To prove that her behavior was not simply a response to the crime, the defense tried to convince the jury that even before Laura had fired her pistol, she was extremely disturbed. She was certainly not the rational woman she had appeared to be to casual observers. These witnesses, they argued, could hardly appreciate the impact of her medical problems on her mental state. As a prisoner to her own biological cycle, she routinely, although often only temporarily, became both irrational and violent. This line of defense, Cook reminded the jury in his opening statement, was neither unprecedented nor limited to those whose reputation could be questioned. Recent events had occurred “right here in our midst—in our own city ladies of the highest respectability, perfectly sound and sane . . . have become maniacs for two, three, four hours, and after it was over they had no recollection of what had occurred.” Moreover, the fact that Laura seemed sane as she sat in the courtroom or conducted her business on the street was hardly proof that she was not suffering from bouts of insanity. “Are you to say,” Cook asked the jury rhetorically, “that because to-day she is not insane; that because she is not a confirmed and total lunatic; that because she is not forever deprived of her reason; that because she is not a fit subject for a lunatic asylum; that because she is able to come to-day and detail the story of her wrongs—that that proves that her mind was conscious at the time she fired the fatal shot?”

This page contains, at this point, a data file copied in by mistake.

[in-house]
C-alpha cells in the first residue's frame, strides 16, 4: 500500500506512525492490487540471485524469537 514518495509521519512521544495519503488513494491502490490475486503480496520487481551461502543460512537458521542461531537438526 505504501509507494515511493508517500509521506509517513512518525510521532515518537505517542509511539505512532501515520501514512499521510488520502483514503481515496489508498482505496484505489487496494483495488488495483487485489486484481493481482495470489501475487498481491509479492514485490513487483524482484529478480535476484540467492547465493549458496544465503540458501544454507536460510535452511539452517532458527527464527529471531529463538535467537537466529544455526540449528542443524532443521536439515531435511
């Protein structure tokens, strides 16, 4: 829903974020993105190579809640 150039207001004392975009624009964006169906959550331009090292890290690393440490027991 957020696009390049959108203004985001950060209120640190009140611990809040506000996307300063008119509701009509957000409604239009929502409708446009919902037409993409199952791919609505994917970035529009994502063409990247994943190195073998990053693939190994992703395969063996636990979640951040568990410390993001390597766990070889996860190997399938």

In order to demonstrate their contention that Laura’s mental state was impaired well before the fatal shooting, the defense then turned to Laura’s physicians. As medical experts who had treated her both before and after the murder, only they, her lawyers contended, could understand the true motivation behind the shooting. Relying on their expertise, the defense then hoped to convince the jury that Laura was beset by serious women’s problems. Her condition, they vehemently asserted, rather than a dubious character or loose reputation, led her to her shocking actions on November 3.
From The Trials of Laura Fair: Sex, Murder, and Insanity in the Victorian West, by Carole Haber. Copyright © 2013 by the University of North Carolina Press.
Carole Haber is professor of history and dean of the School of Liberal Arts at Tulane University. Her book The Trials of Laura Fair: Sex, Murder, and Insanity in the Victorian West is now available in paperback.
- Official Report of the Trial, 49.↩
- Ibid., 270.↩
- Ibid., 49.↩
- Ibid., 57.↩
- Ibid., 58.↩
- Ibid., 62.↩
- Ibid., 59.↩
- Ibid., 58.↩
- Ibid., 61.↩
- Ibid., 66.↩
- Ibid., 71.↩
- Ibid., 72.↩
- Ibid., 159.↩
- Ibid., 50.↩
- Ibid., 277.↩